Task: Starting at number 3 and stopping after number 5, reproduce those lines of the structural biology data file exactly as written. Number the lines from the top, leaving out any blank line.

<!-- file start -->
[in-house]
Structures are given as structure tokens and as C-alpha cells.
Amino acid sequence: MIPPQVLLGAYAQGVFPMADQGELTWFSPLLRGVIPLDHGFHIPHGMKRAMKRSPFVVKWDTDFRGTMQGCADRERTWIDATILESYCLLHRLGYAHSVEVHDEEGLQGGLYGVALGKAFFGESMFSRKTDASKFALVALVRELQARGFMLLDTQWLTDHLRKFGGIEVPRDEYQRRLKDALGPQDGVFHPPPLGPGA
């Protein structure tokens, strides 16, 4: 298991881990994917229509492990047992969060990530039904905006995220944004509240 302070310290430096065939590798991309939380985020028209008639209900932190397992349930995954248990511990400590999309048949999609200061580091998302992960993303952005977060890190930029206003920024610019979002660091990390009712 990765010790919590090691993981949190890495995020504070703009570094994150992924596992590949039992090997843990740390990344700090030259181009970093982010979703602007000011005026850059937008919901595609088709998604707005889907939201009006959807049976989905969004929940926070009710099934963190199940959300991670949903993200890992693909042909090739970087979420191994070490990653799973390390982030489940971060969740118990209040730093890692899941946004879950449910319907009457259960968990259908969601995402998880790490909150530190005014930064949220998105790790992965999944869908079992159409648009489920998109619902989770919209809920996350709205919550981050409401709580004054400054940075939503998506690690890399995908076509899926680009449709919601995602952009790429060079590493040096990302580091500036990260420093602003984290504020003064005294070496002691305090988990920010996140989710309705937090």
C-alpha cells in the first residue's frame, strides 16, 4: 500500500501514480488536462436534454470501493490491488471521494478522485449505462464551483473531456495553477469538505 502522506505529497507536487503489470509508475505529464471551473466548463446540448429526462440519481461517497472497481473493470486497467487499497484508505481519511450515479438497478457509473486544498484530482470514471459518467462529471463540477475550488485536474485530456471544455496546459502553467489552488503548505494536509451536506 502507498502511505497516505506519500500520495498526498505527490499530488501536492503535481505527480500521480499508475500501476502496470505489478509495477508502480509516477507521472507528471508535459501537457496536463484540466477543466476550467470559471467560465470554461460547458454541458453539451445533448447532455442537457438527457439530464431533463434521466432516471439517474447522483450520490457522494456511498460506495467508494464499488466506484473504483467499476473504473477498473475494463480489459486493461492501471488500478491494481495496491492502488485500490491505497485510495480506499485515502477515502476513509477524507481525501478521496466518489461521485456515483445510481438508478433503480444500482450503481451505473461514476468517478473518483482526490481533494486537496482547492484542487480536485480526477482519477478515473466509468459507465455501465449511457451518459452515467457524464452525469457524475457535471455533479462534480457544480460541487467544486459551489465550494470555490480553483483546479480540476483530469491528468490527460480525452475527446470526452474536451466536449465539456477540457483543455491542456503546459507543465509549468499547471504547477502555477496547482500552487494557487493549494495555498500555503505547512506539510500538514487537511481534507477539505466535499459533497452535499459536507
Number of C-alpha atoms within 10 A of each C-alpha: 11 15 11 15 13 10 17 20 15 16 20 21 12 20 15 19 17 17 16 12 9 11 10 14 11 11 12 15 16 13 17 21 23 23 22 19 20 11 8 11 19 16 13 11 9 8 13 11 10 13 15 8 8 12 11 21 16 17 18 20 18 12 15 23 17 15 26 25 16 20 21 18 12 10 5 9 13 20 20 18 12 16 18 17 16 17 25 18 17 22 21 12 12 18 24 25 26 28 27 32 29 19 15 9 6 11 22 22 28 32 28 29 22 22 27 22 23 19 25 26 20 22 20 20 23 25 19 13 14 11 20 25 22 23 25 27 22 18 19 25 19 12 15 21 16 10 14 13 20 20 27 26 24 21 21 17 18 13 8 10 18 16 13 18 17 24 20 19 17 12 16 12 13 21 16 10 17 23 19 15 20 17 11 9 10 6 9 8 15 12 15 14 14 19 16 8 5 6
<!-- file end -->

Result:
Amino acid sequence: MIPPQVLLGAYAQGVFPMADQGELTWFSPLLRGVIPLDHGFHIPHGMKRAMKRSPFVVKWDTDFRGTMQGCADRERTWIDATILESYCLLHRLGYAHSVEVHDEEGLQGGLYGVALGKAFFGESMFSRKTDASKFALVALVRELQARGFMLLDTQWLTDHLRKFGGIEVPRDEYQRRLKDALGPQDGVFHPPPLGPGA
């Protein structure tokens, strides 16, 4: 298991881990994917229509492990047992969060990530039904905006995220944004509240 302070310290430096065939590798991309939380985020028209008639209900932190397992349930995954248990511990400590999309048949999609200061580091998302992960993303952005977060890190930029206003920024610019979002660091990390009712 990765010790919590090691993981949190890495995020504070703009570094994150992924596992590949039992090997843990740390990344700090030259181009970093982010979703602007000011005026850059937008919901595609088709998604707005889907939201009006959807049976989905969004929940926070009710099934963190199940959300991670949903993200890992693909042909090739970087979420191994070490990653799973390390982030489940971060969740118990209040730093890692899941946004879950449910319907009457259960968990259908969601995402998880790490909150530190005014930064949220998105790790992965999944869908079992159409648009489920998109619902989770919209809920996350709205919550981050409401709580004054400054940075939503998506690690890399995908076509899926680009449709919601995602952009790429060079590493040096990302580091500036990260420093602003984290504020003064005294070496002691305090988990920010996140989710309705937090």
C-alpha cells in the first residue's frame, strides 16, 4: 500500500501514480488536462436534454470501493490491488471521494478522485449505462464551483473531456495553477469538505 502522506505529497507536487503489470509508475505529464471551473466548463446540448429526462440519481461517497472497481473493470486497467487499497484508505481519511450515479438497478457509473486544498484530482470514471459518467462529471463540477475550488485536474485530456471544455496546459502553467489552488503548505494536509451536506 502507498502511505497516505506519500500520495498526498505527490499530488501536492503535481505527480500521480499508475500501476502496470505489478509495477508502480509516477507521472507528471508535459501537457496536463484540466477543466476550467470559471467560465470554461460547458454541458453539451445533448447532455442537457438527457439530464431533463434521466432516471439517474447522483450520490457522494456511498460506495467508494464499488466506484473504483467499476473504473477498473475494463480489459486493461492501471488500478491494481495496491492502488485500490491505497485510495480506499485515502477515502476513509477524507481525501478521496466518489461521485456515483445510481438508478433503480444500482450503481451505473461514476468517478473518483482526490481533494486537496482547492484542487480536485480526477482519477478515473466509468459507465455501465449511457451518459452515467457524464452525469457524475457535471455533479462534480457544480460541487467544486459551489465550494470555490480553483483546479480540476483530469491528468490527460480525452475527446470526452474536451466536449465539456477540457483543455491542456503546459507543465509549468499547471504547477502555477496547482500552487494557487493549494495555498500555503505547512506539510500538514487537511481534507477539505466535499459533497452535499459536507